SANTA MONICA—On Saturday, January 22, undercover officers from the Los Angeles Police Department arrested two bike thieves after one of the men was fooled into meeting officers to sell stolen merchandise.

According to the LAPD, officers knew a rash of high-end bike burglaries had been taking place, when they discovered an individual placing an ad for a bike on Craigslist, on the very same day in which it was reported missing. A 51-year-old immigrant from the Ukraine, Konstantin Rostovtsev, showed up at an agreed upon Santa Monica meeting place, assuming that he would be selling the stolen bike for half price. (The stolen bike had a price tag of around $600, and was being illegally sold for about half of that, $300, by the accused thief.) Instead, Rostovtsev, a Santa Monica resident, was arrested and soon led police to his even more accomplished accomplice, 43-year-old Edward Rene Arciga.

Lt. Vernon explained that officers next contacted Arciga, who had the officers (unknown to him) meet him at a Sunset Boulevard hotel. Once it became clear that Arciga, like Rostovtsev, was trying to sell stolen property, the officers arrested both Arciga and an unnamed associated who was with him at the hotel at the time of his arrest. Since a counterfeiting operation was involved, the Secret Service was also a part of the bust. Vernon explained that when the undercover detectives “called the man out… [they] could immediately see bolt cutters and more bikes.”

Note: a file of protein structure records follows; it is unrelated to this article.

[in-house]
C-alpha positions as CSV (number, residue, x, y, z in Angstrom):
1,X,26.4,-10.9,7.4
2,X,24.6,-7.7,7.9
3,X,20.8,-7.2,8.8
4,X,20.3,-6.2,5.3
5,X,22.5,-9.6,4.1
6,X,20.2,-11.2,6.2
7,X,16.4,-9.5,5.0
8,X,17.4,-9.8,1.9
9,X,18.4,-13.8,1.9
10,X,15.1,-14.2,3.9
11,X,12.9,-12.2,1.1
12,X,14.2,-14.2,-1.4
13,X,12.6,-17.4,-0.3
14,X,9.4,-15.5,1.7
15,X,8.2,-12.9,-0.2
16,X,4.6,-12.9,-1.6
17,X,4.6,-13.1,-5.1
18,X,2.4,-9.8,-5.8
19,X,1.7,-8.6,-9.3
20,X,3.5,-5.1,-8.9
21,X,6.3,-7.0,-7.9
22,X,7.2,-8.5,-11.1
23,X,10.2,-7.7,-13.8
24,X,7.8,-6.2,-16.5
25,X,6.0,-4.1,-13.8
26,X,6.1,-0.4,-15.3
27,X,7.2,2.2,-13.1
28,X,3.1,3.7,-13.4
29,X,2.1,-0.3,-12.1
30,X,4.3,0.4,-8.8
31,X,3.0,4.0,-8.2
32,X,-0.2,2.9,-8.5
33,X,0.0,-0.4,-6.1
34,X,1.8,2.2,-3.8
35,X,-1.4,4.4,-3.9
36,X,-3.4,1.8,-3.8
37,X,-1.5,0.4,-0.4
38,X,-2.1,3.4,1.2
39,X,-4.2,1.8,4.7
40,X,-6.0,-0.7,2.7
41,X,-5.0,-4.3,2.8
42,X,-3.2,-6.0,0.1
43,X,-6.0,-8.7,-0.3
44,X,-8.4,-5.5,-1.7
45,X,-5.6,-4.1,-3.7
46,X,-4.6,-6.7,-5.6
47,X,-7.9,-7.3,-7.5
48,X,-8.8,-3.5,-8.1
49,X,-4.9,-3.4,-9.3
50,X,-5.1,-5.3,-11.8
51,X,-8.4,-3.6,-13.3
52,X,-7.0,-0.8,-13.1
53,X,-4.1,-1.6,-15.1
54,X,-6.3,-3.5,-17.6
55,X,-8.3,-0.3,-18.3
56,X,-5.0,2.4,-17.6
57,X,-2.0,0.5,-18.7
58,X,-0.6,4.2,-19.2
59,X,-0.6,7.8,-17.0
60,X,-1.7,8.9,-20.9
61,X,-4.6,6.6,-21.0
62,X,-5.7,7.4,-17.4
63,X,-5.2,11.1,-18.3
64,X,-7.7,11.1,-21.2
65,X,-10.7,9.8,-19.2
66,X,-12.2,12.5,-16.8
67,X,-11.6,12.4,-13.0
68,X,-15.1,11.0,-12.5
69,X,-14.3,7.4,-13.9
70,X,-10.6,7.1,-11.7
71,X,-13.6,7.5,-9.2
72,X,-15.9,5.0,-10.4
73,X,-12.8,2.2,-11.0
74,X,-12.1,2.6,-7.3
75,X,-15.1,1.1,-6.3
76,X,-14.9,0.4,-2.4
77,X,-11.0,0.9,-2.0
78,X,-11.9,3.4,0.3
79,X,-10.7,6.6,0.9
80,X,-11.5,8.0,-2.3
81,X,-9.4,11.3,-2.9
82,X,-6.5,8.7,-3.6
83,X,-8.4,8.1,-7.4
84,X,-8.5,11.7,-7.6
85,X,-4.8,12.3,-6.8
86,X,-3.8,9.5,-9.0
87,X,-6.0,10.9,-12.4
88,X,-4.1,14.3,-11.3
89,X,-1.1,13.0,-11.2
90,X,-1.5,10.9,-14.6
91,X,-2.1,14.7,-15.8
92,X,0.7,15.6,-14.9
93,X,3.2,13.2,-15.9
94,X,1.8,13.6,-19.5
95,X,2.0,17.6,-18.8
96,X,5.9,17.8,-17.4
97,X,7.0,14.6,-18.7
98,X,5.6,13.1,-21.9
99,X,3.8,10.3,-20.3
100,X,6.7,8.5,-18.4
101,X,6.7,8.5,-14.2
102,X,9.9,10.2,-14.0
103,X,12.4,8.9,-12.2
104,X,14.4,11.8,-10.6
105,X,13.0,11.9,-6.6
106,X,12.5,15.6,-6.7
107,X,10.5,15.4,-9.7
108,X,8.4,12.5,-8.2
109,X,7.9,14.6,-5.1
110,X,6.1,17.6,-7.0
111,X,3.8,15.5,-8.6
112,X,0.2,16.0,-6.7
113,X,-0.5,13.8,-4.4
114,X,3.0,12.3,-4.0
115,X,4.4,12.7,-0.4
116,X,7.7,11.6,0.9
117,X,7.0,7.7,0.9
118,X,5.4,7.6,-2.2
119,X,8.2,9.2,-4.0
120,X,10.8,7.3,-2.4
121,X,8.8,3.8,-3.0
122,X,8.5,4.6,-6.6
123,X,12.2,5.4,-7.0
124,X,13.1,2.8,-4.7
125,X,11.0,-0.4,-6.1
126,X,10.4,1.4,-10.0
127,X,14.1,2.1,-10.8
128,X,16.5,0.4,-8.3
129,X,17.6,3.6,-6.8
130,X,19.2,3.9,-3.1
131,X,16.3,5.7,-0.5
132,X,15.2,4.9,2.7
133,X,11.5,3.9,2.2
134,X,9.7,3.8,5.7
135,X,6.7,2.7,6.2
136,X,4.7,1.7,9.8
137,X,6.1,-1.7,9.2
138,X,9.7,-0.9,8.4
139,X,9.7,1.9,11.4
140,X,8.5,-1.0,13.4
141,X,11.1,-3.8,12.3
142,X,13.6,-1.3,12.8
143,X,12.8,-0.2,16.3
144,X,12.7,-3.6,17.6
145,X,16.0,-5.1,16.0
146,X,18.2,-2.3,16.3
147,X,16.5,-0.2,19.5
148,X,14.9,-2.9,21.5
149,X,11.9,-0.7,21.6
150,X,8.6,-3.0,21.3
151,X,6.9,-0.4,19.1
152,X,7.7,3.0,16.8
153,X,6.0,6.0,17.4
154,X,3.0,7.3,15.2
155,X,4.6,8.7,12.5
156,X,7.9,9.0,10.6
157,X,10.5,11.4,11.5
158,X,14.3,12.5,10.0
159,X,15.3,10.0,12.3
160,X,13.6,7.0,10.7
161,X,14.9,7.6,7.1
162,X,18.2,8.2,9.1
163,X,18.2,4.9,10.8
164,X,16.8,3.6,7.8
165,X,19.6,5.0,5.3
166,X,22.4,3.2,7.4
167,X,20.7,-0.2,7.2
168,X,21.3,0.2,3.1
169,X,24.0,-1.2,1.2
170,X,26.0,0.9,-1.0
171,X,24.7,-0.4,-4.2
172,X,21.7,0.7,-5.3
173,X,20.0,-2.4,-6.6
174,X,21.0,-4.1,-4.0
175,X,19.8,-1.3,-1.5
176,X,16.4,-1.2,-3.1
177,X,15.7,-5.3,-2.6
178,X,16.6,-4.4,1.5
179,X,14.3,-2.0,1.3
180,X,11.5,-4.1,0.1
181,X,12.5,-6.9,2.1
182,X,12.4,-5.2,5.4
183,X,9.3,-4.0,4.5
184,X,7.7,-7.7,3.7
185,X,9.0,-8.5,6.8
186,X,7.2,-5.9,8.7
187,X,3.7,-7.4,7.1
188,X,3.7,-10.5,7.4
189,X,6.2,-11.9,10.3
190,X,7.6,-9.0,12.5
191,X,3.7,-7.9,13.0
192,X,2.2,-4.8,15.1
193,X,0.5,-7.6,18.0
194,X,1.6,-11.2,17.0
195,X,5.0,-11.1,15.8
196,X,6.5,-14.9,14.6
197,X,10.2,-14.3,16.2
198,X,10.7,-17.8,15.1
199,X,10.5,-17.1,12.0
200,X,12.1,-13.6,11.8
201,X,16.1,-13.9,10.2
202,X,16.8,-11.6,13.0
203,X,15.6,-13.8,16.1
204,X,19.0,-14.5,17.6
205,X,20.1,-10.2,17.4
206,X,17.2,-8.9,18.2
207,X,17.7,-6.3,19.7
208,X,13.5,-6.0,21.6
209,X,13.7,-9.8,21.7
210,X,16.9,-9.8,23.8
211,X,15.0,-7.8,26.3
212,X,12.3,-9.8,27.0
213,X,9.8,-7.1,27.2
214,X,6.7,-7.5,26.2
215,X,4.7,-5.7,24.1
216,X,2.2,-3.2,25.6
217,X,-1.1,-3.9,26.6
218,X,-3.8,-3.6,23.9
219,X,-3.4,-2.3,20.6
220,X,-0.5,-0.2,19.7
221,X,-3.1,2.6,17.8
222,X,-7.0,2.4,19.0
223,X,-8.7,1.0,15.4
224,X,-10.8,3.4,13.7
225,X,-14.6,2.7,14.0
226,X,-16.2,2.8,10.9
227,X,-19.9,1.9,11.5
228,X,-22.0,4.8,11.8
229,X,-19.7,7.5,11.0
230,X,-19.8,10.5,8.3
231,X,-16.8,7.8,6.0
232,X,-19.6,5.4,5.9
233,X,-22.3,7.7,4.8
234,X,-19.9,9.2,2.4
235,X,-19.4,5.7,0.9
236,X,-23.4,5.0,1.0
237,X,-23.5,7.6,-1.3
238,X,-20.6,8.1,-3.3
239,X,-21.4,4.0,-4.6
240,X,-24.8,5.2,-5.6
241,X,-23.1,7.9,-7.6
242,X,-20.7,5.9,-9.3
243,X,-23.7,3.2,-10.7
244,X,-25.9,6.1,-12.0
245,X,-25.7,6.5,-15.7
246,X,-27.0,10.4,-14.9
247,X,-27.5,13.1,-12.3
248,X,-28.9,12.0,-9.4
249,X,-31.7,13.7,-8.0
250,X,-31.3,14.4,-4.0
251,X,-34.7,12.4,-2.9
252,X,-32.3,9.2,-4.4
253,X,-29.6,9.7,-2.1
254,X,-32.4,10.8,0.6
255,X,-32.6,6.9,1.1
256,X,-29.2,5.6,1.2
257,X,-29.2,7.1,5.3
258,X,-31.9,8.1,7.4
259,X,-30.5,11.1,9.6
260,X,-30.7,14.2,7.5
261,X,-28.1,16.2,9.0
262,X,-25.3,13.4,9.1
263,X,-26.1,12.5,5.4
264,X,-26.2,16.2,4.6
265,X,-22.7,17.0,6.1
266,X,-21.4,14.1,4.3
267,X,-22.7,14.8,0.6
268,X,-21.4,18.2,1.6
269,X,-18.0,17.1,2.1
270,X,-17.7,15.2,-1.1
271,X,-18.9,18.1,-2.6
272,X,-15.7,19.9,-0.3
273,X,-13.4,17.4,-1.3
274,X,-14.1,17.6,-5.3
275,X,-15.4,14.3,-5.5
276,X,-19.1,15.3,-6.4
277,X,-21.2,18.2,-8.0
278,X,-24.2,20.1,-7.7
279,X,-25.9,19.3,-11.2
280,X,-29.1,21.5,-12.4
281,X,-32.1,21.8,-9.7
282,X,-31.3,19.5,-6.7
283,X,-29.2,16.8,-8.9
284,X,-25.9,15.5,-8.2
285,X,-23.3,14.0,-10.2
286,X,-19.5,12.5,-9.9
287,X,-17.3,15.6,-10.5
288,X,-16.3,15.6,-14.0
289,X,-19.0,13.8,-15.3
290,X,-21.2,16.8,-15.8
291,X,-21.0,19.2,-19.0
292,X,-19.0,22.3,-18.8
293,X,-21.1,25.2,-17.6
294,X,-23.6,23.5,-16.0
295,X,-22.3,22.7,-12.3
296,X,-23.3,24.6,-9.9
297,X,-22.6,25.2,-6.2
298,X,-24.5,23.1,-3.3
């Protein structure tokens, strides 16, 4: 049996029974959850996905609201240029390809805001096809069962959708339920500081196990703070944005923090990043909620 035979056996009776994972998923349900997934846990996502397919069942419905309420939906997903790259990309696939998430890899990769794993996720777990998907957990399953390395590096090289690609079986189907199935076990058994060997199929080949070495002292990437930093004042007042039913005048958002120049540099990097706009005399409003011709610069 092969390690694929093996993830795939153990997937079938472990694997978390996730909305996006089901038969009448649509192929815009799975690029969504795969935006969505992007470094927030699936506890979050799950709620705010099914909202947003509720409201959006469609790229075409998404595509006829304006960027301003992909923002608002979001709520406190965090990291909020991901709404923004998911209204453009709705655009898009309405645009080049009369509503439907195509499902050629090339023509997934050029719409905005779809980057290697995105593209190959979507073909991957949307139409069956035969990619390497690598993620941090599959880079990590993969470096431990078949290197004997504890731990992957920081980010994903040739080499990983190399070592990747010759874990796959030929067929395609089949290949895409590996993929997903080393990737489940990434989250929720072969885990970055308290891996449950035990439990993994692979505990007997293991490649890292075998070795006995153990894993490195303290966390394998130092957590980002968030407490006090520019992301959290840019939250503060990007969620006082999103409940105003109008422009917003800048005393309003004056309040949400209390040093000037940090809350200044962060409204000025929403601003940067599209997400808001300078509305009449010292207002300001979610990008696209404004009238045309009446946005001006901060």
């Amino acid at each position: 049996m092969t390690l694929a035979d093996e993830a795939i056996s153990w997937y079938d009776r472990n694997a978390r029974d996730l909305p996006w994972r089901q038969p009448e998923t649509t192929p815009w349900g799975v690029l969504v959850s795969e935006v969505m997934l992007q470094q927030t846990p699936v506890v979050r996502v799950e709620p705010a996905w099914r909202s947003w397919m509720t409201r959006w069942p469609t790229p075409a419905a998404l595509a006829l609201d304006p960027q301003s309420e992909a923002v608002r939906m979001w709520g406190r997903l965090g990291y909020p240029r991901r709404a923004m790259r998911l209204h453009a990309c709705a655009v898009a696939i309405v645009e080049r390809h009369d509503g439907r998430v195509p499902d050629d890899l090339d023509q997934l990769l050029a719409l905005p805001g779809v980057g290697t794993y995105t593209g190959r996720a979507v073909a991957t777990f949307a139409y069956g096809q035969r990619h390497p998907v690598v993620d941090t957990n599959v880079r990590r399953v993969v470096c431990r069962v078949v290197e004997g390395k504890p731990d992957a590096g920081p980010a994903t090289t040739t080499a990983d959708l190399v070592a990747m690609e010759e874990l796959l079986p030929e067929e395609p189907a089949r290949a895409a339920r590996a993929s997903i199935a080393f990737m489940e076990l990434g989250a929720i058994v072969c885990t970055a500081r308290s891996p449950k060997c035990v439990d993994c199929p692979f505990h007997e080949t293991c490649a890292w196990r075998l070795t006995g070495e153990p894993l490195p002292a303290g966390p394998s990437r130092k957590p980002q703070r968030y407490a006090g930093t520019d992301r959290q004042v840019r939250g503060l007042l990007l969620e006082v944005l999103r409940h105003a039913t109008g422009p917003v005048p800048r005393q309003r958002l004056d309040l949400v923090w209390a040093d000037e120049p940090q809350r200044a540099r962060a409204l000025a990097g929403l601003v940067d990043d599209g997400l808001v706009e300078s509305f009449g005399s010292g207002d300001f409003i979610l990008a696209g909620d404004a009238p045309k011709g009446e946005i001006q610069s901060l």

Lt. Paul Vernon of the LAPD ultimately called the sting a resounding success, as not only were the bike theft ringleaders arrested, but the thieves were also discovered to be counterfeiters and using the illegal drug heroin.Arciga’s arrest, for both theft and the serious crime of counterfeiting, was seen by Vernon as “a gold mine.”

Though officers are proud of the sting operation’s success, they do still believe that organized thieves continue to prey on bike owners around Los Angeles. Lt. Vernon urged active bike users to “protect themselves with good locks, record their bike’s serial number, and keep a receipt of the bike’s purchase price to prove its value.” Vernon also suggested that bikers remember not to leave their bikes in “a public place, even locked up, for longer than is necessary.”

Anyone with any information on similar crimes, or other general acts of theft, can contact the LAPD through a variety of means. These means include calling the LAPD Crimestoppers line at 800-222-TIPS or texting the numerical equivalent of “C-R-I-M-E-S” so long as the message starts with the letters “LAPD.”